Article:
Species Status Assessments to Support Endangered Species Decision Making

USGS Cooperative Research Unit Corner

Species Status Assessments to Support Endangered Species Decision Making

The USGS Alabama Cooperative Fish and Wildlife Research Unit and the USGS Leetown Science Center are partnering with the U.S. Fish and Wildlife Service (USFWS) to re-envision the way science supports endangered species decision making. The partners are working together to develop a Species Status Assessment (SSA) framework for Sonoran desert tortoise, the eastern black rail, the Puerto Rican boa, the Rio Grande cutthroat trout, and other species. The USFWS is required under the U.S. Endangered Species Act (ESA) to consider the health of species at risk of extinction.

Desert tortoise

A baby Sonoran Desert Tortoise making its way through a Prickly Pear Cactus.

U.S. Fish and Wildlife Service

A series of critiques on the role of science in ESA decisions have called for improved consistency and transparency in species risk assessments and clear distinctions between science input and policy application. With these critiques in mind, the Alabama Unit and Leetown Science Center examined the existing/historic role of science in ESA decision making, but also took a step back to ask and try to answer what the ideal role for science would be.

Analyzing available data, estimating population parameters (e.g., reproductive rate, annual survival), eliciting quantities from species and system experts, and designing useful predictive models are all important roles that scientists can play in building an SSA report and supporting the important ESA decision processes.

The researchers focused first on understanding what information is needed to make decisions about listing or delisting (i.e., classifications) or recovery planning decisions for any given species, then focused on designing a framework that would best provide and organize that information. The framework has three primary components:

  • a section describing species biology and ecological needs.
  • a section describing the current status of the species’ population through data analysis.
  • a section that attempts to predict the future status of the species’ populations through predictive modeling.

The analyses of current and future status evaluate the species through the lenses of “representation,” “redundancy,” and “resiliency” of the populations – the “three Rs”. These are widely used and well-developed concepts in conservation biology, but the new SSA framework specifically defines each concept.

Components of the “three Rs”:

  • Representation describes the ability of a species to adapt to changing environmental conditions, which is related to distribution within the species’ ecological settings.
  • Resiliency describes the ability of the species to withstand stochastic disturbance events, which is associated with population size, growth rate, and habitat quality.
  • Redundancy describes the ability of a species to withstand catastrophic events, which is related to the number, distribution, and resilience of populations.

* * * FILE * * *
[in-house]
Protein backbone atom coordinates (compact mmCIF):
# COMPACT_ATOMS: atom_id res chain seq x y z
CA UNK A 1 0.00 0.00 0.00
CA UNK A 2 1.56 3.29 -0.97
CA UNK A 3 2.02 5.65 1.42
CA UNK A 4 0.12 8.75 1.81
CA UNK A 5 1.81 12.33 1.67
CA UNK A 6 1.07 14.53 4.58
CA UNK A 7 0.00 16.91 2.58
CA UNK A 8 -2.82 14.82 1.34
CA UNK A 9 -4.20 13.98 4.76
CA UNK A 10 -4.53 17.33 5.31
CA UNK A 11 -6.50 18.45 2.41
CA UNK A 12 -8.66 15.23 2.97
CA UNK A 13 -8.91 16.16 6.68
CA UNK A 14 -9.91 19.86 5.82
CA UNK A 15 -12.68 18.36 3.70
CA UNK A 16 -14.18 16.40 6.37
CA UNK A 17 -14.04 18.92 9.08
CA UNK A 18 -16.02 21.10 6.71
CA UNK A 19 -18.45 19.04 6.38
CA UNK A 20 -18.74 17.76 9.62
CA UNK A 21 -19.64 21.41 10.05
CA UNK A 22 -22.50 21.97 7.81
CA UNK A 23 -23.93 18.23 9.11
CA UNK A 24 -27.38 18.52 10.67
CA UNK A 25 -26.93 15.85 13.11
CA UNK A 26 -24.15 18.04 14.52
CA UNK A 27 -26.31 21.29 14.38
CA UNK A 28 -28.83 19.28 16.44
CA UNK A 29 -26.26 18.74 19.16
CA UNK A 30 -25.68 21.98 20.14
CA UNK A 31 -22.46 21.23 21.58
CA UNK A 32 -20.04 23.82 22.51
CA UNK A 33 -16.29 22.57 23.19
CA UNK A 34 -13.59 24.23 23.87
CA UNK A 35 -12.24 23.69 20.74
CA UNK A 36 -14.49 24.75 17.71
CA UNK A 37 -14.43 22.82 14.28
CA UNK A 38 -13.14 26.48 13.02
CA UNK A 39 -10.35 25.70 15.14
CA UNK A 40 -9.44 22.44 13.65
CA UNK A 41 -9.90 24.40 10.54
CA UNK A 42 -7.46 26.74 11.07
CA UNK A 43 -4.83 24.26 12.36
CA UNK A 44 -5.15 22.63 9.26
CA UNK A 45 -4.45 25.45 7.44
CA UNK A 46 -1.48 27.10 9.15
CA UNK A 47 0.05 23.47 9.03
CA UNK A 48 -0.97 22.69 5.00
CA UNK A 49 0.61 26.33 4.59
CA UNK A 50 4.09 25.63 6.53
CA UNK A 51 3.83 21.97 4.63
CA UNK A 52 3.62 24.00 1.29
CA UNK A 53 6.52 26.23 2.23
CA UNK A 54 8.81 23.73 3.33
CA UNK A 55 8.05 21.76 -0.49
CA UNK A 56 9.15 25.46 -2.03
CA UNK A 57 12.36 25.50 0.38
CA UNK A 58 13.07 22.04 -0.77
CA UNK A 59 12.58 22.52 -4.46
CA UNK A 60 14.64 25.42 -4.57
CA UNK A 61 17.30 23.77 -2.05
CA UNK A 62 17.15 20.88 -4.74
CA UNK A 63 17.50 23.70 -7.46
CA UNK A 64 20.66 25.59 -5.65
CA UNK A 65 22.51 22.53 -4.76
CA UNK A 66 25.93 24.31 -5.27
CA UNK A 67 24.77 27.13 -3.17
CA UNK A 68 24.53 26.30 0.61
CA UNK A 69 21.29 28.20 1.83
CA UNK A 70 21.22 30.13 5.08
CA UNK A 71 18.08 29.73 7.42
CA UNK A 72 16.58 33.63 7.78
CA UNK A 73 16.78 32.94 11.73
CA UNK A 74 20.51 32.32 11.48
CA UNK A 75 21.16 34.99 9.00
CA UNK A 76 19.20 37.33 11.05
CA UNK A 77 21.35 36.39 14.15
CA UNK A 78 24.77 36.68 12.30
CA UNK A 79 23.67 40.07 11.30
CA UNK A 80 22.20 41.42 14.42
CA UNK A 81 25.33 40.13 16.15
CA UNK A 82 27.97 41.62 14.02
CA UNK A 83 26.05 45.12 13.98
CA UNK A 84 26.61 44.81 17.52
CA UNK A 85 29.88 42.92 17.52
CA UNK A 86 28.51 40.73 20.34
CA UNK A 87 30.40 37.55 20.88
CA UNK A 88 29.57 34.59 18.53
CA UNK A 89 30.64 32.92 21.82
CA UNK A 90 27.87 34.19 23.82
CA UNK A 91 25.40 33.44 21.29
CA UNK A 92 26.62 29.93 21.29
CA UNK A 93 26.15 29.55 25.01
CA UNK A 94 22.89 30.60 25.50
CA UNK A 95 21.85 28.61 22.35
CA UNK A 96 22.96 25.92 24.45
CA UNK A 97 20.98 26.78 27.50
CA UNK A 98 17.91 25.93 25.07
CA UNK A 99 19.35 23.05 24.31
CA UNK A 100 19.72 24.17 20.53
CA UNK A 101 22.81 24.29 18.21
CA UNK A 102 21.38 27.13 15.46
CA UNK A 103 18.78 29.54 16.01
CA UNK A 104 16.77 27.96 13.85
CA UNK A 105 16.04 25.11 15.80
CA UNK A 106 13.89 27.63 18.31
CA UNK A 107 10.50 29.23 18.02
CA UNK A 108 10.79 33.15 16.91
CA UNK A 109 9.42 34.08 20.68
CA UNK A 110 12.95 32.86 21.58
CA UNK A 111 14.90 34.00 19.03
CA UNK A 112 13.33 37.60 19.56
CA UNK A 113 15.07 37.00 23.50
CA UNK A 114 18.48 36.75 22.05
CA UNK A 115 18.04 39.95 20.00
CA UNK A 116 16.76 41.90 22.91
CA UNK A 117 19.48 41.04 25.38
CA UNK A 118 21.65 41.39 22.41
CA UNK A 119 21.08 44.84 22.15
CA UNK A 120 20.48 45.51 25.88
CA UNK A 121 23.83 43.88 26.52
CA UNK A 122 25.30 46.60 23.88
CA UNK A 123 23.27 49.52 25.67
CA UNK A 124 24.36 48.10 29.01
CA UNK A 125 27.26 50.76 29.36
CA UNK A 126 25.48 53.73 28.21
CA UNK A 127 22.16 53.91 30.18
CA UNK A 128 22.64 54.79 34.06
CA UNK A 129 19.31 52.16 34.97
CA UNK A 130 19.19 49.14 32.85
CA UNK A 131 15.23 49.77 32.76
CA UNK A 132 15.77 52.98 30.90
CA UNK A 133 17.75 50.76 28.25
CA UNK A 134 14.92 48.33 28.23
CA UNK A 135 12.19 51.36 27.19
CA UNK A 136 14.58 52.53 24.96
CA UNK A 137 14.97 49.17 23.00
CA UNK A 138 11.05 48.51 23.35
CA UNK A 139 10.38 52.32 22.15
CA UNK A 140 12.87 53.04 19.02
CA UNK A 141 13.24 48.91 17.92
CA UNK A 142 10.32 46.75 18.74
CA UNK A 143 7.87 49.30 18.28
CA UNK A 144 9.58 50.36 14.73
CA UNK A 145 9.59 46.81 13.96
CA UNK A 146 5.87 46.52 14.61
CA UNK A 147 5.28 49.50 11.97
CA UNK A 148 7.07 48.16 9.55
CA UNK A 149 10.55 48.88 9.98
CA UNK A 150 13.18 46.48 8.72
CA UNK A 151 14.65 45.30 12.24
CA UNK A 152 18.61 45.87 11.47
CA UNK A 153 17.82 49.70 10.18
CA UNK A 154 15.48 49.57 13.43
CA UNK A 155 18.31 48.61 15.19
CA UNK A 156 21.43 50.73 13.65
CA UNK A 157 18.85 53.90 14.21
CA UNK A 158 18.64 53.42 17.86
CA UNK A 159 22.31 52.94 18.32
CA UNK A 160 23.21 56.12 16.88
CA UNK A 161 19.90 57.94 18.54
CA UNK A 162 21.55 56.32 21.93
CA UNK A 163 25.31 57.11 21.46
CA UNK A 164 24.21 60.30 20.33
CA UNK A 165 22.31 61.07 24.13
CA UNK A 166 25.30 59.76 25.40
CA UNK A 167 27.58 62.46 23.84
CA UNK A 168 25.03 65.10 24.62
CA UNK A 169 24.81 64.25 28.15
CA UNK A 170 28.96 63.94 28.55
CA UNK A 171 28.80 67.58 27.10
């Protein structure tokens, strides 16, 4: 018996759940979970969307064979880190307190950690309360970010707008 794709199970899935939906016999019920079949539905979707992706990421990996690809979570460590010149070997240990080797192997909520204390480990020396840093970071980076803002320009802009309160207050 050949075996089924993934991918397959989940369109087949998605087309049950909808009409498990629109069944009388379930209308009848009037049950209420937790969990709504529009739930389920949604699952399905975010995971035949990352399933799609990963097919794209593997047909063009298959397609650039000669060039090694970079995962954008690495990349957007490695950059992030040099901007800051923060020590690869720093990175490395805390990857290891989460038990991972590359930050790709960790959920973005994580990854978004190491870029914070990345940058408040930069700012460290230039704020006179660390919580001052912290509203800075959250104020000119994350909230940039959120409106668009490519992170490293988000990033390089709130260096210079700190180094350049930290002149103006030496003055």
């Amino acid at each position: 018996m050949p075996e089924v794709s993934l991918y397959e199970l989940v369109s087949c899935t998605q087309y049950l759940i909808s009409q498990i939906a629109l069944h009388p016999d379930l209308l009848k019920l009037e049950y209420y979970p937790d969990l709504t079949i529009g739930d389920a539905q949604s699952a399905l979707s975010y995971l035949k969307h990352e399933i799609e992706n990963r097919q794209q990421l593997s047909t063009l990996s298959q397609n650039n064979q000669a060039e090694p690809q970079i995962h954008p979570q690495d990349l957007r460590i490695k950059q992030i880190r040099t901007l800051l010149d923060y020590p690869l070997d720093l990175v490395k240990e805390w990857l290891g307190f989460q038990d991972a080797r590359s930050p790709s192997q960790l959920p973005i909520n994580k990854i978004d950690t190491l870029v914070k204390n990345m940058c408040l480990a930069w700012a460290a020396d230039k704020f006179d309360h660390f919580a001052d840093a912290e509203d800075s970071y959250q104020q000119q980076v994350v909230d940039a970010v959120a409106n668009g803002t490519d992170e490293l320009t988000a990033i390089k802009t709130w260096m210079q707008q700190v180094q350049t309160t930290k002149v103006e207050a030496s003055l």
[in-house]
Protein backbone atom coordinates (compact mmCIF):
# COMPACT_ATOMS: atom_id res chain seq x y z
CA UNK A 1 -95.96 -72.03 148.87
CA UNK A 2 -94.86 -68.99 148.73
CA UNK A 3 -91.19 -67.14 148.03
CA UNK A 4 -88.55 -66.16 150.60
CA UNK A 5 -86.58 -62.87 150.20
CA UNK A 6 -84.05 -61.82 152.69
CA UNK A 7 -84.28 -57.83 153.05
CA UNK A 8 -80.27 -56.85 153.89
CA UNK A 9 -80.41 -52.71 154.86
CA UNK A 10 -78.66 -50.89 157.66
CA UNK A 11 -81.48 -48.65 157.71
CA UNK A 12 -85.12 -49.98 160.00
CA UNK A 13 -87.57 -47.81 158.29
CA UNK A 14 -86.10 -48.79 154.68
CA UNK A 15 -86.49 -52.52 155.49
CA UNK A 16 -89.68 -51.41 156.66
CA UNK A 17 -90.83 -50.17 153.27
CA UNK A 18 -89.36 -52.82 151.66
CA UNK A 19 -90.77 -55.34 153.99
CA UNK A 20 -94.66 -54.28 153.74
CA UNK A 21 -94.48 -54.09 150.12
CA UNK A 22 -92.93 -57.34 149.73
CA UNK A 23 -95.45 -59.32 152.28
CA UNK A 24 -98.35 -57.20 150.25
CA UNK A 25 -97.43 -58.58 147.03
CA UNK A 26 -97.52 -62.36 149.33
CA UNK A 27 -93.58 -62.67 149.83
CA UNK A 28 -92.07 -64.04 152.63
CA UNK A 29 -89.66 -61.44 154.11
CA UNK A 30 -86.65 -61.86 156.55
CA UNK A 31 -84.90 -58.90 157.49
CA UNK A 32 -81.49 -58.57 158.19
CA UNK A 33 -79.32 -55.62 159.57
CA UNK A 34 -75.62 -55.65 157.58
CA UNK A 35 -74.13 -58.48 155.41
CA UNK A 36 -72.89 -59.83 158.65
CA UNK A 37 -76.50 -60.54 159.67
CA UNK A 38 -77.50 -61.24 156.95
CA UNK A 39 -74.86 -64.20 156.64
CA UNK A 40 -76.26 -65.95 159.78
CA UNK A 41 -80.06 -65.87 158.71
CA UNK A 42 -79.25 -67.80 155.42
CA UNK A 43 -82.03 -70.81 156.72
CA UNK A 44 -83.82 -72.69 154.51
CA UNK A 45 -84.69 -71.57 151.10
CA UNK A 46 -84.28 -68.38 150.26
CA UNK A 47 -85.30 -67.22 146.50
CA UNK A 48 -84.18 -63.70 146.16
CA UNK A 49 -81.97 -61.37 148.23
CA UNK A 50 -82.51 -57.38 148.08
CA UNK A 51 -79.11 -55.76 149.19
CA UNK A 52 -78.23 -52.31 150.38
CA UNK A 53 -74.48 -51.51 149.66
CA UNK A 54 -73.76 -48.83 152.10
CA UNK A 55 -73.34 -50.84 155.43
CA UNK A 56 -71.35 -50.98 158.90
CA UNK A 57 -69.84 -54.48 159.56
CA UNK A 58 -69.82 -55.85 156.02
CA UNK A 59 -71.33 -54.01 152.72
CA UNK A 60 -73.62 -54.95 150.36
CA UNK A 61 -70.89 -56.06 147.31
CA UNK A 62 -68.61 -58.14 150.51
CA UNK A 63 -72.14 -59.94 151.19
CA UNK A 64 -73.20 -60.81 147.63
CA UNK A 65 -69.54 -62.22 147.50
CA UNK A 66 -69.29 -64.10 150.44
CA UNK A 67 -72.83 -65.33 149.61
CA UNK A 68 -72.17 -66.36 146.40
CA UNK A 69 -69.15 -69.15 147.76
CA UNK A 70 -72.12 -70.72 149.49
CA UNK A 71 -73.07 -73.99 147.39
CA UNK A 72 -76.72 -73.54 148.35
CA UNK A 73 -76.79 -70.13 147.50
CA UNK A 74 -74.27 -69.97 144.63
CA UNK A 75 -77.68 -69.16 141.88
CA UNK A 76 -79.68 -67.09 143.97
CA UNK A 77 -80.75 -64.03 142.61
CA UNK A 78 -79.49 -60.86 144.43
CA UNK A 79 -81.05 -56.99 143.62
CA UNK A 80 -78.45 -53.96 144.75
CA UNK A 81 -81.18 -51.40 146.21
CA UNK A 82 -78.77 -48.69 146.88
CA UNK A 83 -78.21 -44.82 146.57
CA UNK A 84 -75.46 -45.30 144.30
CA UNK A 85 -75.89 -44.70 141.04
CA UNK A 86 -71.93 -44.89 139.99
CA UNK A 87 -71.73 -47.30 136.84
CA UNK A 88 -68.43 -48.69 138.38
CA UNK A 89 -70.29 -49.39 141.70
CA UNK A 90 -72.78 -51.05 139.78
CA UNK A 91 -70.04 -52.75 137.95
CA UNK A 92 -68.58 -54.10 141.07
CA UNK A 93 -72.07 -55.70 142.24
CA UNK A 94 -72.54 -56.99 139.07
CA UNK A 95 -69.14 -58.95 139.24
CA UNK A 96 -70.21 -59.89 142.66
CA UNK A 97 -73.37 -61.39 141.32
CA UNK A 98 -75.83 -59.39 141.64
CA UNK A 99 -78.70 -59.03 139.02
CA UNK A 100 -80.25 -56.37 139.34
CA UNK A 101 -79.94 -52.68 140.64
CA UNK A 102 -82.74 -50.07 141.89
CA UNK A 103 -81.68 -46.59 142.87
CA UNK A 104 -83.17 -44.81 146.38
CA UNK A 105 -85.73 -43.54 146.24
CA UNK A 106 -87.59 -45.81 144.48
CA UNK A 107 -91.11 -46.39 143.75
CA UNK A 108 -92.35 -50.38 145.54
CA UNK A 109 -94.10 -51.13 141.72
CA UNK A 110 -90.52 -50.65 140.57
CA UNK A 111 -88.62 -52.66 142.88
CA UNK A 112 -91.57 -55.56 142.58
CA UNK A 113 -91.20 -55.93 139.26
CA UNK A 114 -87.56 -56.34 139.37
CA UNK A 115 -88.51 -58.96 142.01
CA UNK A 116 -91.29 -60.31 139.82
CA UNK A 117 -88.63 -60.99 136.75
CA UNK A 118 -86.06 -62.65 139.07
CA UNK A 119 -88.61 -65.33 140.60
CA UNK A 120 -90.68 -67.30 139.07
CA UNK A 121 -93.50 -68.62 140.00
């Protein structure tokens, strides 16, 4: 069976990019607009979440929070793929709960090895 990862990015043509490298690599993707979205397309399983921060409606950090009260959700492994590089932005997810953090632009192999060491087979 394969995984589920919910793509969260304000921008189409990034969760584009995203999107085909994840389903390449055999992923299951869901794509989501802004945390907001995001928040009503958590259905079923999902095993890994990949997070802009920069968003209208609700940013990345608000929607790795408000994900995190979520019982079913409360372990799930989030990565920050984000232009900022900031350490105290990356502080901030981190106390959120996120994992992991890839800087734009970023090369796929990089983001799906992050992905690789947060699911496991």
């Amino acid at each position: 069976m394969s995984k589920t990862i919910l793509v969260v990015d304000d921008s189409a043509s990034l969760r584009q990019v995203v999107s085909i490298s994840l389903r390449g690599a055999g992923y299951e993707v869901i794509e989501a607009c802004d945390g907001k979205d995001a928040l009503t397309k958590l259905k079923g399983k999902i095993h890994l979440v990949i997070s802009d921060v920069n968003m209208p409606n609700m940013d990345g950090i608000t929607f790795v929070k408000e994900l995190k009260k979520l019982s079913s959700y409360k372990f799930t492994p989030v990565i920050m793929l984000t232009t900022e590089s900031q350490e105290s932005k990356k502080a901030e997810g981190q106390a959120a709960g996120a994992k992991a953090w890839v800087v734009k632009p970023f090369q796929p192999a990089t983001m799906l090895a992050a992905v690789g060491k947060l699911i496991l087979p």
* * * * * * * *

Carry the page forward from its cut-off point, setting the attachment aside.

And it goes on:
In the SSA’s reports, practitioners use measurable quantities related to the three Rs, such as abundance, distribution, population growth rate, heterozygosity, inbreeding depression, and changes in these quantities over time to make inference about the representation, redundancy, and resiliency for decision makers.

One unifying commonality are the three core components and that all SSAs are focused on population viability analysis for the species. Population viability is an aging but well-developed scientific concept in population conservation that focuses on predicting the future of a population. PVAs incorporate relevant uncertainties and characterize the range of future possible states of the species given what we know and don’t know about its future. These predictive tools can incorporate current uncertainties from temporal variability in environments or unknown parameters, but also incorporate future unknowns about the ecological systems through simulating scenarios about possible or likely future environmental conditions.

It is impossible to escape unknowns and uncertainties, however SSAs work to reduce uncertainties where possible and communicate the potential effects of the uncertainties on decision making. The generalized framework guides the SSA authors toward developing a document that provides the information necessary to make transparent and logical decisions.

In the end, the SSA itself is not a decision document but rather is a scientific report that records and organizes the best available information on a species. The writing and analysis therein are intended to support a decision and attempt to anticipate the decision makers’ information needs.

The ONB features articles from U.S. Geological Survey Cooperative Fish and Wildlife Research Units across the country. The Units are leading exciting, new fish and wildlife research projects that we believe our readers will appreciate reading about. This story was written by Conor McGowan, Assistant Unit Leader, USGS Alabama Cooperative Fish and Wildlife Research Unit, and David Smith, Research Statistician (Biology), USGS Leetown Science Center.

Photo Credit
U.S. Fish and Wildlife Service
November 15, 2019